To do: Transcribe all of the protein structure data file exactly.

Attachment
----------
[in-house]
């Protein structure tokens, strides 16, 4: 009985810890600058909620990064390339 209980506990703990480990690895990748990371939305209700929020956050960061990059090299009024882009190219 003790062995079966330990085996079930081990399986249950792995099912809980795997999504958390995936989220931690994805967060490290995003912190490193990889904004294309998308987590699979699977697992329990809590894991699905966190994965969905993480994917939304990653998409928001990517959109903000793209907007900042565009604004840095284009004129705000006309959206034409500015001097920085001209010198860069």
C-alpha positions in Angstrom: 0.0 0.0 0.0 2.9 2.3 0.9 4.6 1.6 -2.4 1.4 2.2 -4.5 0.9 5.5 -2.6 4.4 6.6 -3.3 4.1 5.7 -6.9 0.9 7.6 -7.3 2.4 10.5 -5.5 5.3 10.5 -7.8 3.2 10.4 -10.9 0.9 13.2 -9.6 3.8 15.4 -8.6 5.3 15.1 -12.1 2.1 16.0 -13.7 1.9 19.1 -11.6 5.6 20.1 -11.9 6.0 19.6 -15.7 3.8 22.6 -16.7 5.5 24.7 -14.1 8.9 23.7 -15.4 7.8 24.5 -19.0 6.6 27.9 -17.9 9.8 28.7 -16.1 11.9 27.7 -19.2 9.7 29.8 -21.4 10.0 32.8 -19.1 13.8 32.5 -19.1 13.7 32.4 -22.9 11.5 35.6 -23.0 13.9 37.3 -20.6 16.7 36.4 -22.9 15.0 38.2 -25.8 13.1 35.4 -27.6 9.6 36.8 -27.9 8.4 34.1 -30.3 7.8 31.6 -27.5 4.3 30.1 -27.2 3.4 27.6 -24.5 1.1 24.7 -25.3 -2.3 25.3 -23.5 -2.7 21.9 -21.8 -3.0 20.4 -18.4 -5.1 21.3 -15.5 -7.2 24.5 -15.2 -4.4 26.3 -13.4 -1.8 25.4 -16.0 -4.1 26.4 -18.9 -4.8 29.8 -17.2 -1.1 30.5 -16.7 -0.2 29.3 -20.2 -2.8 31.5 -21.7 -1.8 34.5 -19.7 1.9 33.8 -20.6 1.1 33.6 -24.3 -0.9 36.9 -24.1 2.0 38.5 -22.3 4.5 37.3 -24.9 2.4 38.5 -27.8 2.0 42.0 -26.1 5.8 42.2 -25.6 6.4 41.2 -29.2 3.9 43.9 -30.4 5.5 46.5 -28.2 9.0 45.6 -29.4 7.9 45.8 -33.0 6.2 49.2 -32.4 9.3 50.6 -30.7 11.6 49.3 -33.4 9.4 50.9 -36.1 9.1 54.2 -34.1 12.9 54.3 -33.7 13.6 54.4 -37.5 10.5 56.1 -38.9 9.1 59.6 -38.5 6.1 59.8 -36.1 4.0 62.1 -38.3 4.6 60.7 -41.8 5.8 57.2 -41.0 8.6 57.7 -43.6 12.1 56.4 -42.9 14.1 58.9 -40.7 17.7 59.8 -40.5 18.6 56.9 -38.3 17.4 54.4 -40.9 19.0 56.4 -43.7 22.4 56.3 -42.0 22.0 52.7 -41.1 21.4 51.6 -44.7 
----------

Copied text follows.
[in-house]
């Protein structure tokens, strides 16, 4: 009985810890600058909620990064390339 209980506990703990480990690895990748990371939305209700929020956050960061990059090299009024882009190219 003790062995079966330990085996079930081990399986249950792995099912809980795997999504958390995936989220931690994805967060490290995003912190490193990889904004294309998308987590699979699977697992329990809590894991699905966190994965969905993480994917939304990653998409928001990517959109903000793209907007900042565009604004840095284009004129705000006309959206034409500015001097920085001209010198860069």
C-alpha positions in Angstrom: 0.0 0.0 0.0 2.9 2.3 0.9 4.6 1.6 -2.4 1.4 2.2 -4.5 0.9 5.5 -2.6 4.4 6.6 -3.3 4.1 5.7 -6.9 0.9 7.6 -7.3 2.4 10.5 -5.5 5.3 10.5 -7.8 3.2 10.4 -10.9 0.9 13.2 -9.6 3.8 15.4 -8.6 5.3 15.1 -12.1 2.1 16.0 -13.7 1.9 19.1 -11.6 5.6 20.1 -11.9 6.0 19.6 -15.7 3.8 22.6 -16.7 5.5 24.7 -14.1 8.9 23.7 -15.4 7.8 24.5 -19.0 6.6 27.9 -17.9 9.8 28.7 -16.1 11.9 27.7 -19.2 9.7 29.8 -21.4 10.0 32.8 -19.1 13.8 32.5 -19.1 13.7 32.4 -22.9 11.5 35.6 -23.0 13.9 37.3 -20.6 16.7 36.4 -22.9 15.0 38.2 -25.8 13.1 35.4 -27.6 9.6 36.8 -27.9 8.4 34.1 -30.3 7.8 31.6 -27.5 4.3 30.1 -27.2 3.4 27.6 -24.5 1.1 24.7 -25.3 -2.3 25.3 -23.5 -2.7 21.9 -21.8 -3.0 20.4 -18.4 -5.1 21.3 -15.5 -7.2 24.5 -15.2 -4.4 26.3 -13.4 -1.8 25.4 -16.0 -4.1 26.4 -18.9 -4.8 29.8 -17.2 -1.1 30.5 -16.7 -0.2 29.3 -20.2 -2.8 31.5 -21.7 -1.8 34.5 -19.7 1.9 33.8 -20.6 1.1 33.6 -24.3 -0.9 36.9 -24.1 2.0 38.5 -22.3 4.5 37.3 -24.9 2.4 38.5 -27.8 2.0 42.0 -26.1 5.8 42.2 -25.6 6.4 41.2 -29.2 3.9 43.9 -30.4 5.5 46.5 -28.2 9.0 45.6 -29.4 7.9 45.8 -33.0 6.2 49.2 -32.4 9.3 50.6 -30.7 11.6 49.3 -33.4 9.4 50.9 -36.1 9.1 54.2 -34.1 12.9 54.3 -33.7 13.6 54.4 -37.5 10.5 56.1 -38.9 9.1 59.6 -38.5 6.1 59.8 -36.1 4.0 62.1 -38.3 4.6 60.7 -41.8 5.8 57.2 -41.0 8.6 57.7 -43.6 12.1 56.4 -42.9 14.1 58.9 -40.7 17.7 59.8 -40.5 18.6 56.9 -38.3 17.4 54.4 -40.9 19.0 56.4 -43.7 22.4 56.3 -42.0 22.0 52.7 -41.1 21.4 51.6 -44.7 